With the ubiquity of computers and other screen-based devices in schools, controlling glare is more important than ever.
In the 21st century, educators and school facility designers have come to embrace daylighting strategies as a way to deliver instructional spaces that not only use energy more efficiently but also help students perform better academically.
So if daylight is good, more daylight is better, right? Well, if an unplanned nap ever turned your short sunbathing session into a lobster-red blisterfest, you know that more sun isn’t necessarily better.
Too much light, especially direct rays that create glare, can be distracting to students and bring unwanted solar heat to a learning space.
“Location of windows in a building must be designed in such a way as to avoid the admittance of direct sun on task surfaces or into occupants’ eyes,” says the National Institute of Building Science’s Whole Building Design Guide.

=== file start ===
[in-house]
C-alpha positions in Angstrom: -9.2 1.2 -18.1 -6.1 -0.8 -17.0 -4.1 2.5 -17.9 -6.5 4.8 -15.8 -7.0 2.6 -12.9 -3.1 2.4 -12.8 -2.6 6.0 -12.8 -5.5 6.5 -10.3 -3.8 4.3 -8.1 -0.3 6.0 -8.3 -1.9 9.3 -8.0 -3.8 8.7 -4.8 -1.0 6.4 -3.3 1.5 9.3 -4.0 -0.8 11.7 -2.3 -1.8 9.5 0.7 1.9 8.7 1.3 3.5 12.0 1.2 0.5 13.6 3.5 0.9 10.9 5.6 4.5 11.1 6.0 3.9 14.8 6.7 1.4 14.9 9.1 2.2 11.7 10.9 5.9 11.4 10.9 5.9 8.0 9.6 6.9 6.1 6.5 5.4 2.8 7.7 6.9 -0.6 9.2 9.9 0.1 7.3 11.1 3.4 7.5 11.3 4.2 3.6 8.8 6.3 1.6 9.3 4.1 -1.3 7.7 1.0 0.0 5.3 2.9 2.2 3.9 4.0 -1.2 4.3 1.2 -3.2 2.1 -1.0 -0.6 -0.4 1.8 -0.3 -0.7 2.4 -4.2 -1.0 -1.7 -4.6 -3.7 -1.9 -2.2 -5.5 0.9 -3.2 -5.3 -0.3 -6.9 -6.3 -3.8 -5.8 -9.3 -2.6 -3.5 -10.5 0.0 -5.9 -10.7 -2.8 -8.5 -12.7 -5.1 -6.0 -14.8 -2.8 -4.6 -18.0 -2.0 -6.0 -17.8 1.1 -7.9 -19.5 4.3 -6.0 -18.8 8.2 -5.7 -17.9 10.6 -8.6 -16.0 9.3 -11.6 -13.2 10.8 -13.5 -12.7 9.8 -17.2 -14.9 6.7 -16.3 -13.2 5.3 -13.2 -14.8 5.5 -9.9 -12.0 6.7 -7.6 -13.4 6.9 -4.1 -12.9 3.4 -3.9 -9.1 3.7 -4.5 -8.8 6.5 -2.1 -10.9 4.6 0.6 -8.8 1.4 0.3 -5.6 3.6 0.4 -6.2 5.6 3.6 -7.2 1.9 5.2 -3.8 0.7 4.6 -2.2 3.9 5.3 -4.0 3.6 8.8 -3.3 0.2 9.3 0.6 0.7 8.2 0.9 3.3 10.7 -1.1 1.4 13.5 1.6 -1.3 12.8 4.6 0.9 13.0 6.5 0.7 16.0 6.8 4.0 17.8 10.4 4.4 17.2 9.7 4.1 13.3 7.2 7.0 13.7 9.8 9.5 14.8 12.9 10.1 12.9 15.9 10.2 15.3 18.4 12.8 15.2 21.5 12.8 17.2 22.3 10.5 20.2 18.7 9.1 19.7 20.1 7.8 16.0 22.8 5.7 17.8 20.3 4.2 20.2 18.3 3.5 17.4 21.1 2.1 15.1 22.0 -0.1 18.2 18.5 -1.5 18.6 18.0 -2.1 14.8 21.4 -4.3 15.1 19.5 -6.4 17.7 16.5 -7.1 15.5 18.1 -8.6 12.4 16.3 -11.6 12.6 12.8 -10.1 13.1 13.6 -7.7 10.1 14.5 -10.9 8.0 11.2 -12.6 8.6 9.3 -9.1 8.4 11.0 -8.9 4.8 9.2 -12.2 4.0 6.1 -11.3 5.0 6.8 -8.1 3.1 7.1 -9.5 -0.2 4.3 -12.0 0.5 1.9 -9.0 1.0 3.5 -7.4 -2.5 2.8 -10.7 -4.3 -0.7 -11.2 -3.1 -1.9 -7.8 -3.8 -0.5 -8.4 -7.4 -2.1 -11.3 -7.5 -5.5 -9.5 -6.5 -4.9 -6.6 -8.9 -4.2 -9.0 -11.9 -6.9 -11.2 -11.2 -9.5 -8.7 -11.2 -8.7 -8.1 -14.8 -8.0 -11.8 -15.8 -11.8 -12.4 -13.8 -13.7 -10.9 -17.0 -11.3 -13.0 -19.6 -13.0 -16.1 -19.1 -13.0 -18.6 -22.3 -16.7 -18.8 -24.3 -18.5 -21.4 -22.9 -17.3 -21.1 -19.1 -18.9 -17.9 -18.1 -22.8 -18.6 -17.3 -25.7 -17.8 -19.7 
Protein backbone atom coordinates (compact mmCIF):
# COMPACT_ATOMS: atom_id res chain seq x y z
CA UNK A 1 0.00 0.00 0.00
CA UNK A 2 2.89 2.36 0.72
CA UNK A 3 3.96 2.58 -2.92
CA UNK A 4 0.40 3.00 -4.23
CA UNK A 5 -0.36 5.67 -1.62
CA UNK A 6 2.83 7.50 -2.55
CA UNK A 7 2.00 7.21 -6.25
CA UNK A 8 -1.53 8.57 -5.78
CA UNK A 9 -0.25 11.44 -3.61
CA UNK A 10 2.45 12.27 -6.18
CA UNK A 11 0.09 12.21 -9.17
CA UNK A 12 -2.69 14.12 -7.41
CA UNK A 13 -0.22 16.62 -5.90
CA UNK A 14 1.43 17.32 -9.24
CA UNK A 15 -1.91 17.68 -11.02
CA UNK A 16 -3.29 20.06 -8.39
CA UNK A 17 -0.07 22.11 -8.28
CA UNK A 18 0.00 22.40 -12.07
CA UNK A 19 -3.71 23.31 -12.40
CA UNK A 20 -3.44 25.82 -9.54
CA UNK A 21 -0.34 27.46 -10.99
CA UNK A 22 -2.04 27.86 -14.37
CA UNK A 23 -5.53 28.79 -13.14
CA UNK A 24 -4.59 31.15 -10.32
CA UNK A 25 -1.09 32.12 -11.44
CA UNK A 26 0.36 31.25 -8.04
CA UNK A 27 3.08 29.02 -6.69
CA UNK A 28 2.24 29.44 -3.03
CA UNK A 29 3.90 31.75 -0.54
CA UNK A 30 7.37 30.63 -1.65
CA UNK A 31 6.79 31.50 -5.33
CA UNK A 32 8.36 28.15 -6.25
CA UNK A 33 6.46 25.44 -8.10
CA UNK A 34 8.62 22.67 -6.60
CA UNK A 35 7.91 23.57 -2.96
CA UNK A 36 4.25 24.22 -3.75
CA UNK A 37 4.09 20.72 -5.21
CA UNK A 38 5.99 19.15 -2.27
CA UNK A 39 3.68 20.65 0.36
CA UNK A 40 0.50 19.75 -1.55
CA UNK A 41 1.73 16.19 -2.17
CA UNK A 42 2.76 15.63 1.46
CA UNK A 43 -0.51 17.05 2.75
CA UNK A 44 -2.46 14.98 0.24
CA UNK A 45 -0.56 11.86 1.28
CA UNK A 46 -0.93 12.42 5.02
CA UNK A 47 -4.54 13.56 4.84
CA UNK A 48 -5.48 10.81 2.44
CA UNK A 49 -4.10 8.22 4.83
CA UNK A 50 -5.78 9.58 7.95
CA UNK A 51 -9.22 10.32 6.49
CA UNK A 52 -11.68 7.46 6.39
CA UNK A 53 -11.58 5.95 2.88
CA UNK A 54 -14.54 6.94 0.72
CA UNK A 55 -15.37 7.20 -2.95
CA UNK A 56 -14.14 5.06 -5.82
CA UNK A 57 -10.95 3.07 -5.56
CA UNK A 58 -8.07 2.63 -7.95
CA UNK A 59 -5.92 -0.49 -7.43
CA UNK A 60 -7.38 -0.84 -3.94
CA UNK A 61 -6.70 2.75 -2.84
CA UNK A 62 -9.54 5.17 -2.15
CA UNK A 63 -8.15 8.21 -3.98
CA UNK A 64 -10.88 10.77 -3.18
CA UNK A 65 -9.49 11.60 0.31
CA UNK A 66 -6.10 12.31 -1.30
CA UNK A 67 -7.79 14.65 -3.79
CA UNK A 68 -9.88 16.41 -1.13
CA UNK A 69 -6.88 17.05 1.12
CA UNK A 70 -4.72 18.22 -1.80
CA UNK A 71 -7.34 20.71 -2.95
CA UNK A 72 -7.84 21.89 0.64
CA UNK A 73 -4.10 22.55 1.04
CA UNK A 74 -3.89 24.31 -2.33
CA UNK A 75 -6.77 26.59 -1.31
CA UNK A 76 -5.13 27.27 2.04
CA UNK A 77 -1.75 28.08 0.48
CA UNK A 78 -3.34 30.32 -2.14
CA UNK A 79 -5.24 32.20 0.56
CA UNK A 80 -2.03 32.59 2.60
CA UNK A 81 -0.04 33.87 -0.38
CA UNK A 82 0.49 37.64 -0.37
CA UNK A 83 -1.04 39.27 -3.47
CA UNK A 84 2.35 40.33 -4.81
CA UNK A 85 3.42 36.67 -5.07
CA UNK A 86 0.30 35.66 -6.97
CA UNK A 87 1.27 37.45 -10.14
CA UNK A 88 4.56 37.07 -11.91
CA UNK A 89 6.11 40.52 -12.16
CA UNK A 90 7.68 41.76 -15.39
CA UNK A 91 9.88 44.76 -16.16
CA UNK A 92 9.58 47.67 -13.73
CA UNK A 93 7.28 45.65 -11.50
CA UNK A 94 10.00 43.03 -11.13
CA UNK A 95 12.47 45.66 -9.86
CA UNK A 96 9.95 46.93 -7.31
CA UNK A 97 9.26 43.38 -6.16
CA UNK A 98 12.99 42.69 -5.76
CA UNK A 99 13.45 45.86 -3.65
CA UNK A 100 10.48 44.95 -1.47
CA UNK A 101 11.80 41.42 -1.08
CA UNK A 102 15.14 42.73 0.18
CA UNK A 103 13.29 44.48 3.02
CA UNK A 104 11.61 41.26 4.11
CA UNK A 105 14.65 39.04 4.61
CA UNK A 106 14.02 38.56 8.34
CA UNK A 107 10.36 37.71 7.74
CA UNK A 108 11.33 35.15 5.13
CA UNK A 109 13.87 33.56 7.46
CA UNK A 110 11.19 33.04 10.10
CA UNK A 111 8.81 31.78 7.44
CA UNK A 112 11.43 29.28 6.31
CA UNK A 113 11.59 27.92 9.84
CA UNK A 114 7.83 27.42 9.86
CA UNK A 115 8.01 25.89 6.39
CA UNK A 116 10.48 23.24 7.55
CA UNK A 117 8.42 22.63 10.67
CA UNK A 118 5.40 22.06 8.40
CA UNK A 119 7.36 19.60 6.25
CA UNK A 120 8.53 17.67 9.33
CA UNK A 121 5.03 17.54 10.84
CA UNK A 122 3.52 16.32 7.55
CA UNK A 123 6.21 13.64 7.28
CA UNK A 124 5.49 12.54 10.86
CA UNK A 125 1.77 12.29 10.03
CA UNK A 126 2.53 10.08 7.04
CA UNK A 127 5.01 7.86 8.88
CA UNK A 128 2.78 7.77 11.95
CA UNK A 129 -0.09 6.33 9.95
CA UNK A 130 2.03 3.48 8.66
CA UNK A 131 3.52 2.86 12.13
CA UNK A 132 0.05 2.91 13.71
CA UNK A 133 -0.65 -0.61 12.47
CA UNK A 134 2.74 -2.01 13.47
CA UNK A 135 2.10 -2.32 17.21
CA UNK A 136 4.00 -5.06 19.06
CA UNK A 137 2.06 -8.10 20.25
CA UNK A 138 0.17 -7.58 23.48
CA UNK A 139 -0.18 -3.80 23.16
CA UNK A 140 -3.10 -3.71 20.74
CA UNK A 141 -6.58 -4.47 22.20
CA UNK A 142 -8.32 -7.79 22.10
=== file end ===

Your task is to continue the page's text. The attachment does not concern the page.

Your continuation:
“The aim of an efficient daylighting design is not only to provide illuminance levels that are sufficient for good performance, but also to maintain a comfortable and pleasing atmosphere,” the guide states. “Glare, or excessive brightness contrast within the field of view, is an aspect of lighting that can cause discomfort to occupants.”
The seminal study that accelerated the impetus for maximizing natural light in schools, a 1999 report from the Heschong Mahone Group, found that students in classrooms with greater amounts of daylight scored better in math and reading tests.
But in that study and a 2003 follow-up, researchers also found that sources of glare in a classroom negatively affected student performance.
“This is especially true for math learning, where instruction is often visually demonstrated on the front teaching wall,” the 2003 study said. “…Direct sun penetration into classrooms, especially through unshaded east- or south-facing windows, is associated with negative student performance, likely causing both glare and thermal discomfort.”